Saturday, February 24, 2007

Free noise Marxism

Here's that rare thing, folks, a post from Muzzlehatch. He had to get me to paste the thing up here because his blogger membership has lapsed. Fill the comments boxes with demands that the man step further out of the shadows of retirement!

Comparing itself to ‘non-profit’ enterprises in the New Zealand music scene like Corpus Hermeticum and the early Flying Nun, The National Grid is a new magazine published by a bunch of arty Aucklanders who want ‘a space to speculate, critically enquire, research and explore graphic design issues within a New Zealand context.’ Maps pointed the zine out to me whilst we were trying to flog copies of brief at a local bookshop, and seeing as how it had an interview with one of the most intriguing figures in NZ's music/arts scene, free noise guru Bruce Russell, I bought it (let's face it: Maps wasn't about to buy it).

This second issue of the zine includes an overview of album stickers used on early Flying Nun records from the likes of The Tall Dwarfs, The Double Happys, Sneaky Feelings, and The Clean, and discusses in depth the DIY punk ethic that formed the basis for the music explosion that centred around Dunedin in the early 80’s.

There is a lengthy article about a new satellite town that is planned for North Canterbury. An artificially manufactured, self-contained settlement, complete with man-made lake, where leisure-orientated residents spend their time playing tennis and water-skiing (who thought it would happen here?), Pegasus Town is financed by National MP Bob 'my left testicle' Clarkson.

After a shortish piece by a local graphic artist who salvaged all the old team signs from the now-desolate rugby league stadium Carlaw Park and studied the synchronic/diachronic meanings of them, and a long interview with Russell, the zine finishes with the great man's essay 'Practical Materialism: Lesson Two; Thinking My Head to the Sky'. Here's an excerpt from Russell's musically slanted take on dialectical materialism:

Karl Marx had several very good ideas, all of which almost without exception have been willfully misunderstood and misappropriated since his death. His basic conception of a true materialist philosophy is one of these. Leaving aside the obfuscations of Engels (an untrustworthy guide to philosophy at the best of times), as well as those of his even less worthy successors, and one is left with a remarkably simple conception. Practical Materialism, as we may denote this ‘purely Marxian’ idea, conceives of an interaction between a fundamental material reality (qua Object) and sentient human actors possessing free will (qua Subject).

The peculiar genius of Marx lay in positing the locus of this interaction outside any imaginary philosophical construct of field of theoretical endeavour, instead he posited the ground of interaction as being work. In this way the subjective ‘thesis’ acts upon the objective ‘anti-thesis’ to produce an integrated ‘synthesis’ which represents a higher stage in the Hegelian dialectical triad. This organic union of theory and practice, posited on a ground of everyday life, he termed praxis.

.....Music is a remarkably pure artistic example of the total interdependence of theory and practice, because music (properly conceived) is not ‘about’ anything other than Time, the ultimate ground of all reality. Music is about the time it occupies, and the way we perceive that time, and situate ourselves in it. In a schematic way we may summarise it thusly:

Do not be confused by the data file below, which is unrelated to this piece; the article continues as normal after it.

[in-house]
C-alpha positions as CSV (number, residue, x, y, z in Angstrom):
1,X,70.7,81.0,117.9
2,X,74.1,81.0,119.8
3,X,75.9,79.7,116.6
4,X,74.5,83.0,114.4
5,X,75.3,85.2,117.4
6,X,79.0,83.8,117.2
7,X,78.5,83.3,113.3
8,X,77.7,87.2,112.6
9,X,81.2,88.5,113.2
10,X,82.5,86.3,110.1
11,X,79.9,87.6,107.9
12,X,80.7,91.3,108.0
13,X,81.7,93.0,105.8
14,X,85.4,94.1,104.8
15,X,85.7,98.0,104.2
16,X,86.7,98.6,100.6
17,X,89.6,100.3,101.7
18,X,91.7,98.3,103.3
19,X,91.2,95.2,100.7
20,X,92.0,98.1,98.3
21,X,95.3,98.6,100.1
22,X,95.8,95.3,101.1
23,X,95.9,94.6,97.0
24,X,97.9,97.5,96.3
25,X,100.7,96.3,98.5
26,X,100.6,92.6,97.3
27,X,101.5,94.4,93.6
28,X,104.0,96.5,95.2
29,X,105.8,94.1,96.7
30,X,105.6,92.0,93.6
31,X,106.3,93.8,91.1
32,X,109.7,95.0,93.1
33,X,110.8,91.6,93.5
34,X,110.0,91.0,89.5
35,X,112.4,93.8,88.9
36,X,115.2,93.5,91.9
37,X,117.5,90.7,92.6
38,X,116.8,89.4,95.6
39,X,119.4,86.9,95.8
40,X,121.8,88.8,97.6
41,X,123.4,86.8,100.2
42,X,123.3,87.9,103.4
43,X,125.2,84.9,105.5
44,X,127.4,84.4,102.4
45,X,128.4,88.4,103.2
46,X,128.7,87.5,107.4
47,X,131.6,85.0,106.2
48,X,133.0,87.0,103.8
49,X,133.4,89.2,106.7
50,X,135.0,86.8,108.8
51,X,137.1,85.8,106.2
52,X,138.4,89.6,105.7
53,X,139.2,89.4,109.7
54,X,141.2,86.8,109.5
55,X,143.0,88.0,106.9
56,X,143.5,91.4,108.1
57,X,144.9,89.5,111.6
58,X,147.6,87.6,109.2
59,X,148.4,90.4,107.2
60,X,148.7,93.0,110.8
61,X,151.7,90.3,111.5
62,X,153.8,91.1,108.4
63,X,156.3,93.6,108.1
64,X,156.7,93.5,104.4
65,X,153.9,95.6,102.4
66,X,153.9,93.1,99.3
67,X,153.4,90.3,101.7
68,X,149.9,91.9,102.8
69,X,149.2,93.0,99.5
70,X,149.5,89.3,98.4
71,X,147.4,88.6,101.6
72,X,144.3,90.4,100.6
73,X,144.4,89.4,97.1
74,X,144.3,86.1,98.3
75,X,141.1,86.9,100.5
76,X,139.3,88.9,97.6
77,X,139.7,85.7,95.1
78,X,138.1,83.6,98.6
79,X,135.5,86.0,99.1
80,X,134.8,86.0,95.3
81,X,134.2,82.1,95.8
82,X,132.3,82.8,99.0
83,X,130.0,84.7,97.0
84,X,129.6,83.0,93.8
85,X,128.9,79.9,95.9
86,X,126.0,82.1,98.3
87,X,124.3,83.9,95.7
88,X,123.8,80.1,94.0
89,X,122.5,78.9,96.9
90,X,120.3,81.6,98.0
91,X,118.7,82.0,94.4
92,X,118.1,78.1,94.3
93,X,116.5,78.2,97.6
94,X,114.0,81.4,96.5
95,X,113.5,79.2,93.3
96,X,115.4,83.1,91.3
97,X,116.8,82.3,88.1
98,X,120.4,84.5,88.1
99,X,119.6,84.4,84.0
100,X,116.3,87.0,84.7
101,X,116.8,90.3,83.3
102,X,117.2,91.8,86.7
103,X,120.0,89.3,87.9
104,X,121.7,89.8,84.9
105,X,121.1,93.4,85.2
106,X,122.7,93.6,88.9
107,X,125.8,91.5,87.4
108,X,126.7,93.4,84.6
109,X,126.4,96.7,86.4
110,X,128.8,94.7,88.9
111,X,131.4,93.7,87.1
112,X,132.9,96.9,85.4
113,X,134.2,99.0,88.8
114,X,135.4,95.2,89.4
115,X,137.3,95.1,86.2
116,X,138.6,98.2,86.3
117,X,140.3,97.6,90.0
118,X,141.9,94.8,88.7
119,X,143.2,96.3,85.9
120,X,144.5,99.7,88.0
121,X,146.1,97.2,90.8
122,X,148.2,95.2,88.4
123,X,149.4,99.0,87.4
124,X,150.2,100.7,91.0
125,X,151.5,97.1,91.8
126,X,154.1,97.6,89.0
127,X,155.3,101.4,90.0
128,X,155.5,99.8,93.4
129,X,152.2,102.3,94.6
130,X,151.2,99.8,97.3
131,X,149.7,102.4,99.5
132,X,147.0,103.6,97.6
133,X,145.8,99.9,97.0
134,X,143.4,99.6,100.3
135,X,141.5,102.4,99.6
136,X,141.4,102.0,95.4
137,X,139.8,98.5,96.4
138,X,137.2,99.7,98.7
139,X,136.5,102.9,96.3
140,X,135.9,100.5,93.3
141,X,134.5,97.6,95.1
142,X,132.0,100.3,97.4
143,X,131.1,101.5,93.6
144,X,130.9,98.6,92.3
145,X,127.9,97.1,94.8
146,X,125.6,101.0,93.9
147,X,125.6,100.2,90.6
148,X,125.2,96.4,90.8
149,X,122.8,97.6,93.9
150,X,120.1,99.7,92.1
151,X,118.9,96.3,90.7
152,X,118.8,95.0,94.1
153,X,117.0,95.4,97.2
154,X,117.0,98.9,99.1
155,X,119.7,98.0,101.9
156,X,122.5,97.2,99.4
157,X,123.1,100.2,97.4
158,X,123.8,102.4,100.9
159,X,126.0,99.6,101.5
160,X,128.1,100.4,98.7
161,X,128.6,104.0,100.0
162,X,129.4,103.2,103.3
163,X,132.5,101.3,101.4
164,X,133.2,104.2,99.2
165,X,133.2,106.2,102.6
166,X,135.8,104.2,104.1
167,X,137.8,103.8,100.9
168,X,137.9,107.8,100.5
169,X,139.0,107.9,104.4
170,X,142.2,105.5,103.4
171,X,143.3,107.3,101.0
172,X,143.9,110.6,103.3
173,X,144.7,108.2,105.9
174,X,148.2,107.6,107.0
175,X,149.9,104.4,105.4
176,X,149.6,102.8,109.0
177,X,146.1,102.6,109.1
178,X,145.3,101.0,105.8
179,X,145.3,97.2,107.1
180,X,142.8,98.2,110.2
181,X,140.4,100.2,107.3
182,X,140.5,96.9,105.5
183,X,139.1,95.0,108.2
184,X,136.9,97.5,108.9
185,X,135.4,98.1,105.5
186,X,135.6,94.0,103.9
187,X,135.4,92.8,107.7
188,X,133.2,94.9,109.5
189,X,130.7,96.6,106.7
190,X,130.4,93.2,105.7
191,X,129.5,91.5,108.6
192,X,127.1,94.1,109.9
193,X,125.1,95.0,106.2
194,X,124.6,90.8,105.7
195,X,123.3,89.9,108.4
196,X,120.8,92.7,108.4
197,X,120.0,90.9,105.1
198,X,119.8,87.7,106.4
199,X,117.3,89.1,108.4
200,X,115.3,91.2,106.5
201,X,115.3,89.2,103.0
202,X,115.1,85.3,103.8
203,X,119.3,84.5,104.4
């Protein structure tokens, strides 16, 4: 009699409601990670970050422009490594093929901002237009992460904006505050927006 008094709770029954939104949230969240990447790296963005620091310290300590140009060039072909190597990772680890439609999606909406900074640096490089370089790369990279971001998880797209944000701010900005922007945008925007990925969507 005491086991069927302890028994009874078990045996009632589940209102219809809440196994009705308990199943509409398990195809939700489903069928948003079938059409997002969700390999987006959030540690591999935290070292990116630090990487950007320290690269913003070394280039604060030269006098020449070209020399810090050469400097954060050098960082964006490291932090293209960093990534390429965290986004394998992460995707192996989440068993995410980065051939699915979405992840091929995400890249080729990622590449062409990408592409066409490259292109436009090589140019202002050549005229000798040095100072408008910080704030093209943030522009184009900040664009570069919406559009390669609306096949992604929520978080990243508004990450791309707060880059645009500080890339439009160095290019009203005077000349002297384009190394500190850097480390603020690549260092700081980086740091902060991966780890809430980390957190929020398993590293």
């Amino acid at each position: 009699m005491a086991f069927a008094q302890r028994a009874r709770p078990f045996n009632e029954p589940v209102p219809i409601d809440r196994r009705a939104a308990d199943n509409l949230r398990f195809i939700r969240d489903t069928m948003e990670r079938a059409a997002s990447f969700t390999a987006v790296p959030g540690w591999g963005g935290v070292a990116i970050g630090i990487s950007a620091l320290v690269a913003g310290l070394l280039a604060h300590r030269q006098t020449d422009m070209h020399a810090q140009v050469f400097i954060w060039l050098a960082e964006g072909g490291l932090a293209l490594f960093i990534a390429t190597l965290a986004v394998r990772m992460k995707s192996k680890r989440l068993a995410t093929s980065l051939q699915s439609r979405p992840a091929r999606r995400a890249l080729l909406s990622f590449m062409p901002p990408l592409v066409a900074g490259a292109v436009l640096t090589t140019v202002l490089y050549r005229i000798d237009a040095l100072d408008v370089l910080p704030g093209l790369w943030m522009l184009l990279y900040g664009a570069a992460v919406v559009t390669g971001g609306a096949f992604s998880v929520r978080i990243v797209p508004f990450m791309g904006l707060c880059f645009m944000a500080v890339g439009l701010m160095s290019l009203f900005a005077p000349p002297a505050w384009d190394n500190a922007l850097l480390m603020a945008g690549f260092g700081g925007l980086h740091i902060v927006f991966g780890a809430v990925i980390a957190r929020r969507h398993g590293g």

({Music = Time} = {Time = Music})

More than that, as an artist, my concern is also with the process of making music, which unfolds within time. Further, as a theory-addict (self-conscious subject), I cannot help but think about the meaning of making music from the point of view of praxis. As soon as I began making my own music (as opposed to reproducing learnt routines in lessons), I became aware of the significance of improvisation as self-willed play. There is no intentional thinking about what one might do as an artist without doing, and no doing without thinking. Thus realtime improvisation becomes philosophically more fruitful than composition imagined as a separate activitiy. In the same way, the opposite is true, merely playing without conceiving of the activity in a mindful way is equally barren.

The trick is to unite the two in a ‘practical’ way, this to my way of thinking is analogous to ‘thinking your head to the sky’. Making music is an activitiy that is head-directed but body-realised, and the ‘trick’ is to make both ends of the equation hold up. This is something that cannot be made up (in the theoretical realm), it can only be worked out (in the realm of praxis).


Here's the place to go you want to read more, or look at handsome graphics, or even buy The National Grid .

2 Comments:

Anonymous Luke Wood said...

Hey we're not arty Aucklanders! In reality The National Grid is produced in Lyttelton... also the home of Corpus Hermeticum. And we are proud of our small town heritage/bias! We have an Auckland PO Box, but are very wary of any and all design related discourses being very Auckland-centric... and reciprocally highly industry focused, a bit dull, and lacking in criticality. Thanks for the nod here though. We don't do any PR or marketing so any help spreading the word is very much appreciated indeed.

2:13 pm  
Anonymous Anonymous said...

The National Grid is based in Albany - the spiritual heart of Auckland.

Luke Wood is a dissembler from way back.

4:21 pm  

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